Journal of Materials Engineering and Performance

, Volume 28, Issue 8, pp 5156–5164 | Cite as

A Study on Peripheral Grain Structure Evolution of an AA7050 Aluminum Alloy with a Laboratory-Scale Extrusion Setup

  • Yiwei SunEmail author
  • Xiaolong Bai
  • Daniel Klenosky
  • Kevin Trumble
  • David Johnson


A laboratory-scale hot extrusion setup was designed to investigate recrystallization and grain growth behavior of an AA7050 alloy during extrusion and subsequent heat treatments. Compared with industrial extrusion, the laboratory-scale process enabled rapid water quenching of extrudate with less delay so that the dynamic grain structure development was captured. After extrusion, static microstructure evolution in the extrudates was studied using salt bath annealing for 5 and 15 s at 490 °C and solutionization treatment for 1 h at 490 °C. The salt bath annealing was a simulation of the delay of press quenching in typical industrial extrusion practices. In the as-quenched extrudates, the peripheral region mainly exhibited continuous dynamic recrystallization and geometric dynamic recrystallization, whereas in the core region discontinuous dynamic recrystallization dominated. A <100> and <111> double fiber texture was identified in extrudates, and recrystallization behavior was found to be orientation dependent. The <100> oriented grains contained more sub-grain boundaries and better-defined sub-grains and had a higher tendency to fragment via continuous recrystallization, while the <111> oriented grains produced less sub-grain boundaries and did not recrystallize. Subsequent heat treatments resulted in static recrystallization and abnormal growth of the continuously recrystallized grains. Additionally, the effects of extrusion temperature (440, 480 and 520 °C) and punch speed (0.7, 1.4 and 2.1 mm/s) on grain structure were discussed. A revised grain structure evolution mechanism based on the observation of 7050 extrusion was proposed.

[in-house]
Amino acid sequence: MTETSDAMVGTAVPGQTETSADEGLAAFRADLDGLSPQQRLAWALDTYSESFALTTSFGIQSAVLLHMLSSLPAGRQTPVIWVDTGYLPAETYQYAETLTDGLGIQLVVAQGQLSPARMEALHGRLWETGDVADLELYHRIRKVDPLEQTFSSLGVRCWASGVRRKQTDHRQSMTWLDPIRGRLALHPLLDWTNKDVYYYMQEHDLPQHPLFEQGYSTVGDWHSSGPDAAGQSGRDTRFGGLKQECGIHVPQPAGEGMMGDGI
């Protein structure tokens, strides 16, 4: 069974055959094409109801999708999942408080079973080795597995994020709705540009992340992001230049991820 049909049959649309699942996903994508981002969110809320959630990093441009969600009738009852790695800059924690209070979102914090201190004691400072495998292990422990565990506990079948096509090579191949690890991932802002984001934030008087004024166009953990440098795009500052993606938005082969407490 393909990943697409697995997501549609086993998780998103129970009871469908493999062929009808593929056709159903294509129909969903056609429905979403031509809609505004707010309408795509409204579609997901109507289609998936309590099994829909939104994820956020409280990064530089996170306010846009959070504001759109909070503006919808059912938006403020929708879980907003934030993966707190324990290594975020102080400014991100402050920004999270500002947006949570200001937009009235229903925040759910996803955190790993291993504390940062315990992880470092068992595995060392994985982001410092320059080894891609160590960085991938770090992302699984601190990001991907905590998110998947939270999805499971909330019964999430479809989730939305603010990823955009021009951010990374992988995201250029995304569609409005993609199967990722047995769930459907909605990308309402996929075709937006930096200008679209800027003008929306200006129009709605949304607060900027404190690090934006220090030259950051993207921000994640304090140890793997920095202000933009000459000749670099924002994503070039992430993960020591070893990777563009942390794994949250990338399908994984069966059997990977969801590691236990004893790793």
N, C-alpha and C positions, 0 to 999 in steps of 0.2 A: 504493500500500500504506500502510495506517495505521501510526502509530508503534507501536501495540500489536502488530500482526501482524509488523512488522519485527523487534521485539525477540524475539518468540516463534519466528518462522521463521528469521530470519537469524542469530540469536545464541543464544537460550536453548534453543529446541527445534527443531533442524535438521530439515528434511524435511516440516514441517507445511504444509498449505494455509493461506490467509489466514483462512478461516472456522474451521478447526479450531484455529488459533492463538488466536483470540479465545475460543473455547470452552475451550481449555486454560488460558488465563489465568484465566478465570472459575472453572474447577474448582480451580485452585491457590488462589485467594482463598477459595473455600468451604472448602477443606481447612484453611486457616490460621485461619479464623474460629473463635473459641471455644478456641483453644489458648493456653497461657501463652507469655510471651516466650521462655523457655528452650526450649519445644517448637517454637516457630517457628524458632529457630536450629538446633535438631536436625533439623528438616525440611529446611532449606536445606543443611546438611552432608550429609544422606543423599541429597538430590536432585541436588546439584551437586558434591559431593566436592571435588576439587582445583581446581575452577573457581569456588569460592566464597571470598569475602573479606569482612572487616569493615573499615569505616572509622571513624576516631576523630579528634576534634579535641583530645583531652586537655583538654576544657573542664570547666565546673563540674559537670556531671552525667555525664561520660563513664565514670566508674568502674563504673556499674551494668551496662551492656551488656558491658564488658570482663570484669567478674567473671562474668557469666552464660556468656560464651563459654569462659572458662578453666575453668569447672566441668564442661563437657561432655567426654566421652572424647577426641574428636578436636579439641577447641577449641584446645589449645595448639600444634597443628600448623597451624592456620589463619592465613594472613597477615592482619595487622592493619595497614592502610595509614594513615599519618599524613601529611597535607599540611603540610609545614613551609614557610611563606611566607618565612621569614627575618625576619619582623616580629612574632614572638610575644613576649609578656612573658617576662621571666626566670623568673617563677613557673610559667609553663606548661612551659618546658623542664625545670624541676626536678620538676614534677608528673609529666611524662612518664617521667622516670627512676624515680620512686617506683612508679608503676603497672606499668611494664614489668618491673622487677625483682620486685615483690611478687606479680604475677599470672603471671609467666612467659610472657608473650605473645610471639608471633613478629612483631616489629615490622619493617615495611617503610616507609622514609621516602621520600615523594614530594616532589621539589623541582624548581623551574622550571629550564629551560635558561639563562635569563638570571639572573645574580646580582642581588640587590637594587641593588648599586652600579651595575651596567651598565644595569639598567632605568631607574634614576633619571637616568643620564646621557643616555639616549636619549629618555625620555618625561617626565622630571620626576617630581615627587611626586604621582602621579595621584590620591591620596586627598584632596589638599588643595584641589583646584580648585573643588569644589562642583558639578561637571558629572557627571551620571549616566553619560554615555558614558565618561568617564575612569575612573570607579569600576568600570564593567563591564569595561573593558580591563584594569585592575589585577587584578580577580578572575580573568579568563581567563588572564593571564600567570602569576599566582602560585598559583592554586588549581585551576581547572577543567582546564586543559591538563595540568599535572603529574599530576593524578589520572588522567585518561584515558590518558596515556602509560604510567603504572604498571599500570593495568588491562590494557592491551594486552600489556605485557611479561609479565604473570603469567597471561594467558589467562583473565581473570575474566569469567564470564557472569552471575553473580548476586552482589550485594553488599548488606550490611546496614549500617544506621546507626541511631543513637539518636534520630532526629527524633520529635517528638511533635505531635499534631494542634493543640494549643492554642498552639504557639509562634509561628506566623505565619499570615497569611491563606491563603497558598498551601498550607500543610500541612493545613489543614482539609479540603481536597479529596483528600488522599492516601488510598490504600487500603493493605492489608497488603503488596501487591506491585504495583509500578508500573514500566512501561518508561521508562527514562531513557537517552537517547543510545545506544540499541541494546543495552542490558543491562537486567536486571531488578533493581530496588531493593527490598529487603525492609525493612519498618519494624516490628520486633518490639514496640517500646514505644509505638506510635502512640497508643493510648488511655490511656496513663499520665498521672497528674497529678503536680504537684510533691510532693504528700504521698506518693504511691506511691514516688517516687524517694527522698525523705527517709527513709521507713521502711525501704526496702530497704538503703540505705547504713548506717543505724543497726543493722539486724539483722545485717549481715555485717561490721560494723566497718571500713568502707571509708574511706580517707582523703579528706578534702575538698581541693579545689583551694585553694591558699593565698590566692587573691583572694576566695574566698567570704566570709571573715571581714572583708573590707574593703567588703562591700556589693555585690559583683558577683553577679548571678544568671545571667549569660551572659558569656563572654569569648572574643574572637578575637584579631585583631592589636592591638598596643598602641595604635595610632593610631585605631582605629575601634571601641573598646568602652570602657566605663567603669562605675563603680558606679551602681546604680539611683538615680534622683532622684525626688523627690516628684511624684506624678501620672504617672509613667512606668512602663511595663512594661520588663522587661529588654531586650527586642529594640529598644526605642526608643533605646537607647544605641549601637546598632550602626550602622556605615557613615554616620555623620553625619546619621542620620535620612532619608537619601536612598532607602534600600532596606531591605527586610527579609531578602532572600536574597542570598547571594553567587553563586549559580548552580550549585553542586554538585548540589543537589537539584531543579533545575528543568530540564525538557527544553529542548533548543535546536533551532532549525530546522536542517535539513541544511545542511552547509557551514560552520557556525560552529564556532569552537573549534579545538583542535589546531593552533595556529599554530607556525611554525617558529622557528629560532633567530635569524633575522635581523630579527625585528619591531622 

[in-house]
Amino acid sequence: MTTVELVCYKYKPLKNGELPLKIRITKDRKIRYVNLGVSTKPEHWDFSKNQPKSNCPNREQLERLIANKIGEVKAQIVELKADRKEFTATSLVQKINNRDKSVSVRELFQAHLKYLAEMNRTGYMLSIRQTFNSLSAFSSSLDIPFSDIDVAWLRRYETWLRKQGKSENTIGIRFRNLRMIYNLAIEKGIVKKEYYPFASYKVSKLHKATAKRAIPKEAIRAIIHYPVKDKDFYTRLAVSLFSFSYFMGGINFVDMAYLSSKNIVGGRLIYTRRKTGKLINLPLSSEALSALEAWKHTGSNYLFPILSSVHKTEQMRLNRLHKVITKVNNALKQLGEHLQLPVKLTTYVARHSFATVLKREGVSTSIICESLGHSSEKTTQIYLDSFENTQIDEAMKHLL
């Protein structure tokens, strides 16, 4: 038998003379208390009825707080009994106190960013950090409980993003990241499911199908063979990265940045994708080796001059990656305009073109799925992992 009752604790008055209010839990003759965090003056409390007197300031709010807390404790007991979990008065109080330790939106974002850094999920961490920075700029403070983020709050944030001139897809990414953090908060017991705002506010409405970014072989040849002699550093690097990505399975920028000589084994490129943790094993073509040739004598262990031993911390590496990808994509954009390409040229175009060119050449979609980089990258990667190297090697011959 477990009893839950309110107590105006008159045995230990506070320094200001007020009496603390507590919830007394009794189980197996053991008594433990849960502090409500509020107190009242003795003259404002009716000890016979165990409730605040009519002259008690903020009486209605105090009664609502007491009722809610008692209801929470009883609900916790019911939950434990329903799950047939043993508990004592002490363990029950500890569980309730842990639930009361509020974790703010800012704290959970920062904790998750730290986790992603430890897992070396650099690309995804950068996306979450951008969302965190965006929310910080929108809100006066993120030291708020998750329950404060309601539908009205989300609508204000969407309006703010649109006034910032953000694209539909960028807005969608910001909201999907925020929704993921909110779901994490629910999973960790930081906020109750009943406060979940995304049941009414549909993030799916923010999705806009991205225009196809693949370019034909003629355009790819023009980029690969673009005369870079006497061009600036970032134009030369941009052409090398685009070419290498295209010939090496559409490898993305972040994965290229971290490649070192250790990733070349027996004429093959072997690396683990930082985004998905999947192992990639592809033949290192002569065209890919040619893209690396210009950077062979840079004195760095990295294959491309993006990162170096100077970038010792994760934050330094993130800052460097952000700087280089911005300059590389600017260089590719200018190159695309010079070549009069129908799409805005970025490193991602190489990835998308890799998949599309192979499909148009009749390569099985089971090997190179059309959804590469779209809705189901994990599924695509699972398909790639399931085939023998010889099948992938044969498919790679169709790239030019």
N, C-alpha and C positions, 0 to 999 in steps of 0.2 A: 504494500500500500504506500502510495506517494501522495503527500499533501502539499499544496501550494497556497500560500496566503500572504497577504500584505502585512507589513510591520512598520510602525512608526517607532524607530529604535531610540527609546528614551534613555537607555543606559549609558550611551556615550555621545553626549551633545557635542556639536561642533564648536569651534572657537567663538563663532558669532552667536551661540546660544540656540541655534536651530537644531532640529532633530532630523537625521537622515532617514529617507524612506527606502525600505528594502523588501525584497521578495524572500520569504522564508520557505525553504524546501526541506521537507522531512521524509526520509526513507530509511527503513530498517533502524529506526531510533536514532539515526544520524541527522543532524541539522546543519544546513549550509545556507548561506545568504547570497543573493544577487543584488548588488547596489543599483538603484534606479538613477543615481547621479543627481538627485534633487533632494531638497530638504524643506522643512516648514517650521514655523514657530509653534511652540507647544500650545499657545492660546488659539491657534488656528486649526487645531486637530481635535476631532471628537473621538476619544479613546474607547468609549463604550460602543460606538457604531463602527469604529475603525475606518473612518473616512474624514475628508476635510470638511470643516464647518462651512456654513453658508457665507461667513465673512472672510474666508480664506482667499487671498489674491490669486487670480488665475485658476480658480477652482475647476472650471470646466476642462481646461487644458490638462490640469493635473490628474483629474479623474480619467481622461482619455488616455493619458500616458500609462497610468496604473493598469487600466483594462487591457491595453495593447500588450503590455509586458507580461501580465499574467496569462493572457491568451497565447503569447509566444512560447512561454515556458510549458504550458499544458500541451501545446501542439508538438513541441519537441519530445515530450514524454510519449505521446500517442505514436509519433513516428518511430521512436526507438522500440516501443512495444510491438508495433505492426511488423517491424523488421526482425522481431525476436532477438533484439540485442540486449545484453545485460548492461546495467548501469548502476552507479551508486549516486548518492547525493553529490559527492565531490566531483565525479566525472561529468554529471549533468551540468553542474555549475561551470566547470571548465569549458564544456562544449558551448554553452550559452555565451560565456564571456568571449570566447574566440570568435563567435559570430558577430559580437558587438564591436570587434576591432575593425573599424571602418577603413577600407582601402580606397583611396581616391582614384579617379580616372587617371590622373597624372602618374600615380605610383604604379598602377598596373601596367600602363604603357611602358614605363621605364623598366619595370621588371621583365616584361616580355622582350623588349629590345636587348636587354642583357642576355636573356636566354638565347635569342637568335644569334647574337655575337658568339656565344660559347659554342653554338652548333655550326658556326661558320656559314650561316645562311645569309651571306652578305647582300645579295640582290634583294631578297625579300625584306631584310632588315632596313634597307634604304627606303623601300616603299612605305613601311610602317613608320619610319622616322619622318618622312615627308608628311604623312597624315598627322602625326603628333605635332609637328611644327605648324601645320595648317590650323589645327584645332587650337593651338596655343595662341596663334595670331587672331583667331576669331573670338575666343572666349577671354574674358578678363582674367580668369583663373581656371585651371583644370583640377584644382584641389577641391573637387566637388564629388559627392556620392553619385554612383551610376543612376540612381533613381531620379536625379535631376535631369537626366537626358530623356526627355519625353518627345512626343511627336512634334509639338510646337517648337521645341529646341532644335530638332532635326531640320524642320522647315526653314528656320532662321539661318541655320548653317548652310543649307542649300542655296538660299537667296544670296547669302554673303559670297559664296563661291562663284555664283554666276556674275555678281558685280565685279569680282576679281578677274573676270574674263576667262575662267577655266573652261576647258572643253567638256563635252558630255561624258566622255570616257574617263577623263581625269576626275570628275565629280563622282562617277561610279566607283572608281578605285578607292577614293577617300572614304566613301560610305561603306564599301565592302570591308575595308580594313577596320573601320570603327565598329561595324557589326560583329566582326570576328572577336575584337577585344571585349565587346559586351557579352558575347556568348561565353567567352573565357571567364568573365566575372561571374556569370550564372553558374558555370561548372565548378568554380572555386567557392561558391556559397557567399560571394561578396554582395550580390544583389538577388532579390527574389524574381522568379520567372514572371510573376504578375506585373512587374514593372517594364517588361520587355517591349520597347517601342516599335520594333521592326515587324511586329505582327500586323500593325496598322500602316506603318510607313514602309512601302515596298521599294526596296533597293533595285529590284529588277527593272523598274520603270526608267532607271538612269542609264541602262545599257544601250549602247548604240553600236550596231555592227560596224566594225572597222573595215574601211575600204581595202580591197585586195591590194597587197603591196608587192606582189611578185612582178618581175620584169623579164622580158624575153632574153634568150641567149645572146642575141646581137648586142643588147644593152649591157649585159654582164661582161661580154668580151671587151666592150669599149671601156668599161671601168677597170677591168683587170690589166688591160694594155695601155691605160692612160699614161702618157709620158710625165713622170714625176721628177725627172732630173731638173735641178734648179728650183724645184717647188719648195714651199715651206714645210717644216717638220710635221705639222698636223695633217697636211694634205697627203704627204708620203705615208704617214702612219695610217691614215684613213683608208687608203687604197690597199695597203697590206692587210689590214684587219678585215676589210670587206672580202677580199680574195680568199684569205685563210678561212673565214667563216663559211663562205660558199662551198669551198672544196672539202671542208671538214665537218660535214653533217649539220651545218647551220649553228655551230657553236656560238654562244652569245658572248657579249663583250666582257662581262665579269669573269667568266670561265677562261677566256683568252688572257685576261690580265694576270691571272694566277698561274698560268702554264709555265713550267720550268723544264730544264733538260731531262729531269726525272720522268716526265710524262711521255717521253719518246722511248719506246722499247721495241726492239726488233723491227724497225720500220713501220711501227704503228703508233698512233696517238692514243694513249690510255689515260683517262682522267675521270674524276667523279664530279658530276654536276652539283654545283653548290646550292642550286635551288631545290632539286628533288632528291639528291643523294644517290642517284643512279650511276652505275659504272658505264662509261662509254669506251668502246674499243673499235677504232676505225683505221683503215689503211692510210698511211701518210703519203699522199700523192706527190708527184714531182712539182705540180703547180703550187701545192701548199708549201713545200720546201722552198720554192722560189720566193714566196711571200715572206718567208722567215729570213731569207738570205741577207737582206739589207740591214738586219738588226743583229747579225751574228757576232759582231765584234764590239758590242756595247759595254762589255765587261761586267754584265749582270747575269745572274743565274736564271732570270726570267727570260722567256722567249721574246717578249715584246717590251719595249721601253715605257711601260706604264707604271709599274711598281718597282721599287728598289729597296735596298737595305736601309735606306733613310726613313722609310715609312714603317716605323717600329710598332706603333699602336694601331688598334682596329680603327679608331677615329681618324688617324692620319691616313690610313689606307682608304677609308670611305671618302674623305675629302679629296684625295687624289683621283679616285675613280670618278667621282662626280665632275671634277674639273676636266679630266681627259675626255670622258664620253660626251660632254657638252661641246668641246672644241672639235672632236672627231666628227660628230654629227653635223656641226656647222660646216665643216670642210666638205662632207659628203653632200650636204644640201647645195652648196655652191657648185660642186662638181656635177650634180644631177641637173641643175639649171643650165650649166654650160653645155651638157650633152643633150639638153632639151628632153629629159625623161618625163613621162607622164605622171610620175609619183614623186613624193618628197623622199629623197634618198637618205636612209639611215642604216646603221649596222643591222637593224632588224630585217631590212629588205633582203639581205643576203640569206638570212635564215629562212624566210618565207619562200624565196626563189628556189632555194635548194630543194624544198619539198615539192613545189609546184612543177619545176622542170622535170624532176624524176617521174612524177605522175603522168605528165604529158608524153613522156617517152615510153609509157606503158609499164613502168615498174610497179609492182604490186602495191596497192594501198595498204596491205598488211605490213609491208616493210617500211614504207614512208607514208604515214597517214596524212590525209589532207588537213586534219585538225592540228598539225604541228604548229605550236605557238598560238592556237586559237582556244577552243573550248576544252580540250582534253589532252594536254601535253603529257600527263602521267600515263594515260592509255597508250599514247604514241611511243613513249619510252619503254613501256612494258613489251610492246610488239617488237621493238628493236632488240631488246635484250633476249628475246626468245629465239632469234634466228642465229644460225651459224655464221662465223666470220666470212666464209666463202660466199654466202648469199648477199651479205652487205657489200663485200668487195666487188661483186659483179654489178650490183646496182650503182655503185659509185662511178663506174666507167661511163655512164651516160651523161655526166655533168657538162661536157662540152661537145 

7050 alloy extrusion grain growth recrystallization 



The authors gratefully acknowledge financial support on this research from Shandong Nanshan Aluminum Co. and Beijing Nanshan Institute of Aeronautical Materials. Materials for the project donated by Arconic Lafayette Operations are also acknowledged.


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Copyright information

© ASM International 2019

Authors and Affiliations

  • Yiwei Sun
    • 1
    • 2
    • 3
    Email author
  • Xiaolong Bai
    • 1
    • 2
  • Daniel Klenosky
    • 1
    • 2
  • Kevin Trumble
    • 1
    • 2
  • David Johnson
    • 1
    • 2
  1. 1.School of Materials EngineeringPurdue UniversityWest LafayetteUSA
  2. 2.Purdue Center for Metal Casting ResearchPurdue UniversityWest LafayetteUSA
  3. 3.Department of Mechanical Engineering, Bourns HallUniversity of California RiversideRiversideUSA

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